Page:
Excel is a standard tool in many offices. Data analysts rely on spreadsheets to compile and house data while using features to create essential visual elements, like graphs and charts. Though Excel is convenient and easy to use, it has many downsides, including causing your company to lose a vital resource — your historical data.
Keep reading to discover why your historical data is essential and how you can protect it.
How Data Loss in Excel Happens
Excel documents and spreadsheets have many downsides that make them challenging for organizations to manage and use effectively. Historical data loss is one significant downside for businesses using the tool. Some common Excel practices that can result in lost historical data include:
- Downsizing long Excel sheets: Spreadsheets can become lengthy when storing weeks’ or months’ worth of data. Many analysts delete data after it reaches a certain age to make room for more current, relevant data in documents. Data downsizing creates Excel sheets that are easier for organizations to manage and teams to analyze quickly at the cost of their crucial historical data.
- Lacking insights on data importance: Excel sheets help departments access essential data to drive decisions and initiatives. Long spreadsheets with abundant information can increase confusion and cause distraction for individuals. Analysts who create documents might understand what data they need to focus on, but others might find it challenging to determine the most critical or prevalent information. People may delete historical data to clarify the goal of spreadsheets by reducing the amount of data in them.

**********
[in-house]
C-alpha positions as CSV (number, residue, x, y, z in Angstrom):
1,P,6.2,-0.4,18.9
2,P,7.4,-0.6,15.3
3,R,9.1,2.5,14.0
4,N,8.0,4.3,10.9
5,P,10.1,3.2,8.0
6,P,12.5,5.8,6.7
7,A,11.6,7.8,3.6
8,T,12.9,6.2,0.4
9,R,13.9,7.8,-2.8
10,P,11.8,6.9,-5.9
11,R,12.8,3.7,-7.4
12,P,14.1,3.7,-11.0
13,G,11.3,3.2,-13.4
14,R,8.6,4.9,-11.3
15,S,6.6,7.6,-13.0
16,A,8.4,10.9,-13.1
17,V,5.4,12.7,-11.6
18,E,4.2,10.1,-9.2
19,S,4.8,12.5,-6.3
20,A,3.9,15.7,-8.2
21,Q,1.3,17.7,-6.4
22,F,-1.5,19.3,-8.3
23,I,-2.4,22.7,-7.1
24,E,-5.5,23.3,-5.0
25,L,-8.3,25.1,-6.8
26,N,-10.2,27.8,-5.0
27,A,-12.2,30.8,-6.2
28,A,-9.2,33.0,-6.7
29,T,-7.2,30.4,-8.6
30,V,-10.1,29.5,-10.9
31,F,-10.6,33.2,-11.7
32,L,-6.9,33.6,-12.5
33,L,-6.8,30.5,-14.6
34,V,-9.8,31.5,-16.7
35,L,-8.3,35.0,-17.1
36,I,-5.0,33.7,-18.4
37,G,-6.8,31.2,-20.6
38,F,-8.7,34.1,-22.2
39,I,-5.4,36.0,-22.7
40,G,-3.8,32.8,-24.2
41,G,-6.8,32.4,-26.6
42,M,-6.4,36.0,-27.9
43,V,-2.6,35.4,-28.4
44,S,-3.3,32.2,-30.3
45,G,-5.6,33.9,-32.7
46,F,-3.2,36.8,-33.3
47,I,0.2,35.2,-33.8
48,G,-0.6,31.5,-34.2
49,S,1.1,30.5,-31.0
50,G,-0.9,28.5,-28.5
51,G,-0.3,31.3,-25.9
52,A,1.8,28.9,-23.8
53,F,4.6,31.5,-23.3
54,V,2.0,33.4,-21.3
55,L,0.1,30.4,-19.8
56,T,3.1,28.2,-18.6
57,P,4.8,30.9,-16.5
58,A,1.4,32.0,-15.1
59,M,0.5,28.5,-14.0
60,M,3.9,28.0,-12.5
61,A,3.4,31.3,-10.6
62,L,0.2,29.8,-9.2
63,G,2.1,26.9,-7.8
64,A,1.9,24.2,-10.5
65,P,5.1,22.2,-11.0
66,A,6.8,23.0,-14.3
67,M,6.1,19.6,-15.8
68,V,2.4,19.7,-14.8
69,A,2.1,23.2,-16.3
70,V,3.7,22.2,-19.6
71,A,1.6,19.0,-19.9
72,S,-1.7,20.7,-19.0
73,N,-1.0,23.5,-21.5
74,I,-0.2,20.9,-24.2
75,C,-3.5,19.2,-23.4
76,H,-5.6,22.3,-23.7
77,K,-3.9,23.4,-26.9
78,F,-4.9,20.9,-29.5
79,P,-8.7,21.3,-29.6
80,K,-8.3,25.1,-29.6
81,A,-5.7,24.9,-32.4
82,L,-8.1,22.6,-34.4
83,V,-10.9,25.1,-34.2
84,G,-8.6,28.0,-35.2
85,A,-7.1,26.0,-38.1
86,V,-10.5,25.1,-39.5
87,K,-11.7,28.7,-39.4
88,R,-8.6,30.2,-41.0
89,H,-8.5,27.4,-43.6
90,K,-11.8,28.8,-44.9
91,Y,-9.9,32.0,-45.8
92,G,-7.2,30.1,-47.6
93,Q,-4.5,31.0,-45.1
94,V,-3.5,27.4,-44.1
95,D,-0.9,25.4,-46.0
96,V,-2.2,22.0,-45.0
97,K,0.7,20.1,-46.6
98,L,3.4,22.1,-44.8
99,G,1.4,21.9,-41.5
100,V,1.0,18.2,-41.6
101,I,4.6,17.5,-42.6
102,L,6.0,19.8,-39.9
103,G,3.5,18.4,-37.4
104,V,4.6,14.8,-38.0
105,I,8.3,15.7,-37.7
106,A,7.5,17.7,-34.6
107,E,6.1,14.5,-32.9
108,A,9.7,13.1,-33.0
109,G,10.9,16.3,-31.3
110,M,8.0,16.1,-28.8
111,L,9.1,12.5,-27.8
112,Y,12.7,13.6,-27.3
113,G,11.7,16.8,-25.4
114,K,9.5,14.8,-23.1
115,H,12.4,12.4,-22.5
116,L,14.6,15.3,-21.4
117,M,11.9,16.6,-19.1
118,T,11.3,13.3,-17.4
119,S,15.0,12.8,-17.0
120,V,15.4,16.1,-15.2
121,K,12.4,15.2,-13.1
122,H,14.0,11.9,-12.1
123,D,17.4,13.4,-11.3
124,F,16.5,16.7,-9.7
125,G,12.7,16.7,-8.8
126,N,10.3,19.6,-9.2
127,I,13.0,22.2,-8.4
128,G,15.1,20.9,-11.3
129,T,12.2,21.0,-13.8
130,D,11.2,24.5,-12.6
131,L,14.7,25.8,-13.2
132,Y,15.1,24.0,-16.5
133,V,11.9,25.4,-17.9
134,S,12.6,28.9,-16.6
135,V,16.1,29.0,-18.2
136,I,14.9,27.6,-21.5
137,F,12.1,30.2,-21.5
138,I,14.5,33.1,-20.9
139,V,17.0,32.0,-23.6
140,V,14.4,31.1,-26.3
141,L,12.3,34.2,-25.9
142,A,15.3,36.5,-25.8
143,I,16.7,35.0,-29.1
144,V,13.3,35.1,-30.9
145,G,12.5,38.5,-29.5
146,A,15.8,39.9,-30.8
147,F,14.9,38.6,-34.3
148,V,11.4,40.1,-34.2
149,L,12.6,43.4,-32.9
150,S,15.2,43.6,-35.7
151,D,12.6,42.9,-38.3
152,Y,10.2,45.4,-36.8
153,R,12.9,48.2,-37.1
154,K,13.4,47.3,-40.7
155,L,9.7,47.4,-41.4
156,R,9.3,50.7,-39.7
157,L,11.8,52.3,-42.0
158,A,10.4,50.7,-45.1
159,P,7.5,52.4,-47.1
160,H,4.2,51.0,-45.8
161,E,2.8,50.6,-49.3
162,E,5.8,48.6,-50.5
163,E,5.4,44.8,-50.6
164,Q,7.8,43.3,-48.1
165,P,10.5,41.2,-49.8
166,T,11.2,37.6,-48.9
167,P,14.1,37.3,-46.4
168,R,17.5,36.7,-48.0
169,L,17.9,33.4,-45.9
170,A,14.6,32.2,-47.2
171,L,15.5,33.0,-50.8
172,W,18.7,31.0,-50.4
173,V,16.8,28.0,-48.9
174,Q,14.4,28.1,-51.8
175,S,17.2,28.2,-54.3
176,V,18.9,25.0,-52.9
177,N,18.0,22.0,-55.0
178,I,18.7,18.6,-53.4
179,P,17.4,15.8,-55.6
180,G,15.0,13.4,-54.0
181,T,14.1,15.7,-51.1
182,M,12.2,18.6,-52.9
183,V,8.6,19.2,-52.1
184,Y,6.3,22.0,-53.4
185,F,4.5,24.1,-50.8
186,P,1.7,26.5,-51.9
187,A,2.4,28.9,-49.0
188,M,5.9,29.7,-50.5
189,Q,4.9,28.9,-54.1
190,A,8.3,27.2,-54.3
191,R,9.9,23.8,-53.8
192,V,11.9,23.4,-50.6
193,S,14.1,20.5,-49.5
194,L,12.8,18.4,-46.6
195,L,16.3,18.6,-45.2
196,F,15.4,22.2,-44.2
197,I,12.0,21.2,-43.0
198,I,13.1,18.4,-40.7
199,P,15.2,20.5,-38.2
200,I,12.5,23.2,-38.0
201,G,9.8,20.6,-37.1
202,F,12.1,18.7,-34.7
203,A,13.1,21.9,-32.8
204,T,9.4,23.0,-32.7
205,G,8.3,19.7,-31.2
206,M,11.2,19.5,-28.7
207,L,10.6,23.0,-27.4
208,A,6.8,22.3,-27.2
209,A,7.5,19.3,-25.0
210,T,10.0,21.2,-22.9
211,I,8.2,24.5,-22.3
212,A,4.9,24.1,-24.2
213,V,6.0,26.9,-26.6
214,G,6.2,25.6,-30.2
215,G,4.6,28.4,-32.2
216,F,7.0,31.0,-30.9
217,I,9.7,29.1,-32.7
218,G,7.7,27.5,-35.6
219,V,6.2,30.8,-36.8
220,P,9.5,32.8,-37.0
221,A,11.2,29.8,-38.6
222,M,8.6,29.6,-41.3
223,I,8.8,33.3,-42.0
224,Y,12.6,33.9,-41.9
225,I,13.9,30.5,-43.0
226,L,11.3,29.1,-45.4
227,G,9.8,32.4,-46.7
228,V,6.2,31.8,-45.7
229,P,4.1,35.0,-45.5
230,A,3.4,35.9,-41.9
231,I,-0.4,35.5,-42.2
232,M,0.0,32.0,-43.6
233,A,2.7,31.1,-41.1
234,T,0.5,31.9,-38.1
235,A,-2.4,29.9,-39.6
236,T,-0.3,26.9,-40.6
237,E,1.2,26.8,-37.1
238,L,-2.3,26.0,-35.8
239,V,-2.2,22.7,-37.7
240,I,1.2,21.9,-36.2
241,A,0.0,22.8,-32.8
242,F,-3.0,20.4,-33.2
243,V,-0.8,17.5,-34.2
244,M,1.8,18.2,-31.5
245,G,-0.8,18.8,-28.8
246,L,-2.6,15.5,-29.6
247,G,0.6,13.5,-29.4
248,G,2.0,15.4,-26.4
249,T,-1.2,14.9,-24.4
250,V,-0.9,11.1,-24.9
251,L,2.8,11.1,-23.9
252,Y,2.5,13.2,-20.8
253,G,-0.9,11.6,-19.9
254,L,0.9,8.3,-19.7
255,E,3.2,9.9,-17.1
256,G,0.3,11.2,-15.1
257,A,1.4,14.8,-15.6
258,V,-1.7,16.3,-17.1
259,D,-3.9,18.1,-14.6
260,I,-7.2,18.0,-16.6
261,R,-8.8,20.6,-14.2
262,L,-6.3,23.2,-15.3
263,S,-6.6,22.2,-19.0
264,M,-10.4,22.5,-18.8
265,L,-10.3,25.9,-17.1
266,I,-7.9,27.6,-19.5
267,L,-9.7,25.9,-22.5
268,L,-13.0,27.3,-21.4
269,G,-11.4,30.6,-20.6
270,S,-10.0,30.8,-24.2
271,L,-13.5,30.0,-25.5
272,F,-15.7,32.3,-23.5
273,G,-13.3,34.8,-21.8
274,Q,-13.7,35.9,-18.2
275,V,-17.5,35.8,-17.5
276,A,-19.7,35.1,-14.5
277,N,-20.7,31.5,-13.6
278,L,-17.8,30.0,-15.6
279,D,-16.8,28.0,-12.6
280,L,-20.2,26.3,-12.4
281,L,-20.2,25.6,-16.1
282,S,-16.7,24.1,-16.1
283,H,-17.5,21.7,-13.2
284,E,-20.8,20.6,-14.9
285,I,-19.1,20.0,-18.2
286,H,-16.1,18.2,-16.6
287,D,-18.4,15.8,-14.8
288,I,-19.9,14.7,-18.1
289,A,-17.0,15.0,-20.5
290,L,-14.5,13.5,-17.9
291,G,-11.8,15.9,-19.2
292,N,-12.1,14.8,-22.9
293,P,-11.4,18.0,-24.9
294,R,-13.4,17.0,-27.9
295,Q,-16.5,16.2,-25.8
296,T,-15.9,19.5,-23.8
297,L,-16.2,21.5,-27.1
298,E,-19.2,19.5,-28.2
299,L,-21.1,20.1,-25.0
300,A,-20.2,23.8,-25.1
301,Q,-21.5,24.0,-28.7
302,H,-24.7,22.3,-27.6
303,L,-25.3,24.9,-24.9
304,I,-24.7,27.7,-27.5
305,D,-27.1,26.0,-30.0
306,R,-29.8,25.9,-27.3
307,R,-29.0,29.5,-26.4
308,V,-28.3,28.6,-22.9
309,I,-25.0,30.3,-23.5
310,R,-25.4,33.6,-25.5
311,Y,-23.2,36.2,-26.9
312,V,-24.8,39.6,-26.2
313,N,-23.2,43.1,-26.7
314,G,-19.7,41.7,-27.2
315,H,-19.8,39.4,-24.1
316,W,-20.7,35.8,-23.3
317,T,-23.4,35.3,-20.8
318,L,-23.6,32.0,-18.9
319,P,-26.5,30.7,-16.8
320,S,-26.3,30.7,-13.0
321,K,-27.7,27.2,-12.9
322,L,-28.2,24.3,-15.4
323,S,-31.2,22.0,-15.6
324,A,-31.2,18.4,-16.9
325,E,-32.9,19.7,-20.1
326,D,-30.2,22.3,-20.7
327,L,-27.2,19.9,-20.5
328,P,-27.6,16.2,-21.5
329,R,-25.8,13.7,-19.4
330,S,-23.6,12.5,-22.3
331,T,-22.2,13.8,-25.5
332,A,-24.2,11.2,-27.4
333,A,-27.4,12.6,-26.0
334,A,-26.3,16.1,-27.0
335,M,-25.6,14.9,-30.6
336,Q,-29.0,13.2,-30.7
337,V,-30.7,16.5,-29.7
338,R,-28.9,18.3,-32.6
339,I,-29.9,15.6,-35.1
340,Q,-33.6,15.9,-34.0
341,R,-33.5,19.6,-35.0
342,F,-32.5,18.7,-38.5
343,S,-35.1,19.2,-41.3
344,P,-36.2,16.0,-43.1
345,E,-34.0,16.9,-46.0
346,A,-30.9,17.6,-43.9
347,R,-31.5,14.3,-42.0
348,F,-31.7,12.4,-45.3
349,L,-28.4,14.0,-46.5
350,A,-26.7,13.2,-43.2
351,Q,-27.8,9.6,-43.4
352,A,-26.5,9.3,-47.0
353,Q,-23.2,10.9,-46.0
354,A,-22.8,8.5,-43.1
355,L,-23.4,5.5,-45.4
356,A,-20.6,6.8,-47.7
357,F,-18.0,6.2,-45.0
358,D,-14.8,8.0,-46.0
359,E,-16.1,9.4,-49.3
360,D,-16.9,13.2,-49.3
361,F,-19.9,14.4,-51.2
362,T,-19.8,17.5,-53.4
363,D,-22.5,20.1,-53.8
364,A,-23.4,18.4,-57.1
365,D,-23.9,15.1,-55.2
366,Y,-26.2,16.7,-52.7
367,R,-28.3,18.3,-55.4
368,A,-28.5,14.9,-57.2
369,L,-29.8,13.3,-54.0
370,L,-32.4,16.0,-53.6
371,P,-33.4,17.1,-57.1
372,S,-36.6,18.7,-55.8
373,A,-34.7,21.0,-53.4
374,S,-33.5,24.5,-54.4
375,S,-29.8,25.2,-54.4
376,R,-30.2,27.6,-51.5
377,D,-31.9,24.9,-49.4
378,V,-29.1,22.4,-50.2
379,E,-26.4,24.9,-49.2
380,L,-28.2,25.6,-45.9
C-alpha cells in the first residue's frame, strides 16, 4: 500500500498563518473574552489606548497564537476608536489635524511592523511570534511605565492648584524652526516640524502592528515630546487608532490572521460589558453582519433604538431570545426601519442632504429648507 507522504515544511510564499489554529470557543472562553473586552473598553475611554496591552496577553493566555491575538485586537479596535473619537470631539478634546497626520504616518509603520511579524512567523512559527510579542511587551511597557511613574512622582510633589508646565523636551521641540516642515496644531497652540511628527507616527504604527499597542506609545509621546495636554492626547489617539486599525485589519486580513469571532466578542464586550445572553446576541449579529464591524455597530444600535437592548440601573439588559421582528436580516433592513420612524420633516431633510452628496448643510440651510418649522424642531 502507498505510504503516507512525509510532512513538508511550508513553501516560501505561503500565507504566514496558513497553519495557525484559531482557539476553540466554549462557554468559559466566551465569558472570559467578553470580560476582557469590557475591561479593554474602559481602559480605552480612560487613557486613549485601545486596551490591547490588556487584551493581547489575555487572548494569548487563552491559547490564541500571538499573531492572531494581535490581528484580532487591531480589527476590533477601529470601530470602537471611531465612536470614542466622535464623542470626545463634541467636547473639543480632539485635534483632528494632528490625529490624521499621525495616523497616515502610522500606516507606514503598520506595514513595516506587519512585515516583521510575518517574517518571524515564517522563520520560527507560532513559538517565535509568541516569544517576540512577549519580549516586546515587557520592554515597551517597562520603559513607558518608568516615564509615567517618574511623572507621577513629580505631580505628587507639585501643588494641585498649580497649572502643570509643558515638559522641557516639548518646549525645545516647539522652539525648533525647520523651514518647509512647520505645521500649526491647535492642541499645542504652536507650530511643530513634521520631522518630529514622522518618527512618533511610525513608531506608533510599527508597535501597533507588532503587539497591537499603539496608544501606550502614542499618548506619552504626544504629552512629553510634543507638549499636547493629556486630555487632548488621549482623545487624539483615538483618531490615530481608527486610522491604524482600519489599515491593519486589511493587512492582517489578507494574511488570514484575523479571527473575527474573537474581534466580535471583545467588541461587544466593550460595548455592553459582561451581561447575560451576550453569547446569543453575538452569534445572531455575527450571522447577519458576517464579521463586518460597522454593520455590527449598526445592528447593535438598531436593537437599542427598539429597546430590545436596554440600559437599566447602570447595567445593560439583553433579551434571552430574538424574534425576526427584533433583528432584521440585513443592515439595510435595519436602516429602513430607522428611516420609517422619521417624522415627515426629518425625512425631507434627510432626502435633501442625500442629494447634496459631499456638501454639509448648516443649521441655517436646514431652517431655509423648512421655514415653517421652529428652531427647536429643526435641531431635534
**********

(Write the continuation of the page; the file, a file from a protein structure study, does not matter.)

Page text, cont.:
- Deleting information through spreadsheet sharing: Excel sheets are challenging to share. Each version will exist separately for each person who accesses the spreadsheet, making them more susceptible to changes and inconsistencies. Individuals and departments might delete irrelevant data to focus on what they need. If they share their version of the spreadsheet, vital historical data might get overlooked or lost.
While spreadsheets are great places to store data, using them can pose problems on all business levels. Protecting your historical data is a challenge for those relying on Excel.
The Importance of Historical Data
Preserving historical data should be a priority for all businesses because it offers insights that span departments while supporting initiatives and goals. Historical data is important for:
1. Creating Preventative Plans
Historical data can help avoid problems you have encountered in the past and create more reactive responses and better user experiences. Your past data might highlight factors contributing to issues, allowing you to understand what to avoid or identify as signs.
For example, you might have experienced a server crash. Accessing the historical data from that time can help your IT department learn from the experience to prevent it from happening again.
2. Understanding Business Progression
Historical data is crucial when you want to know how your business has changed. Past metrics and goals are excellent for highlighting growth and development. Whether your company expanded, launched new products, or reached additional markets, historical data can help your employees feel proud of their accomplishments and understand how their actions impacted the whole organization.
Historical data can also identify where you need to update resources to match changes. For example, your market segments might shift over time. Historical data can highlight inconsistencies with customer personas or marketing efforts, helping you align your resources with current initiatives.
3. Forecasting Trends and Problems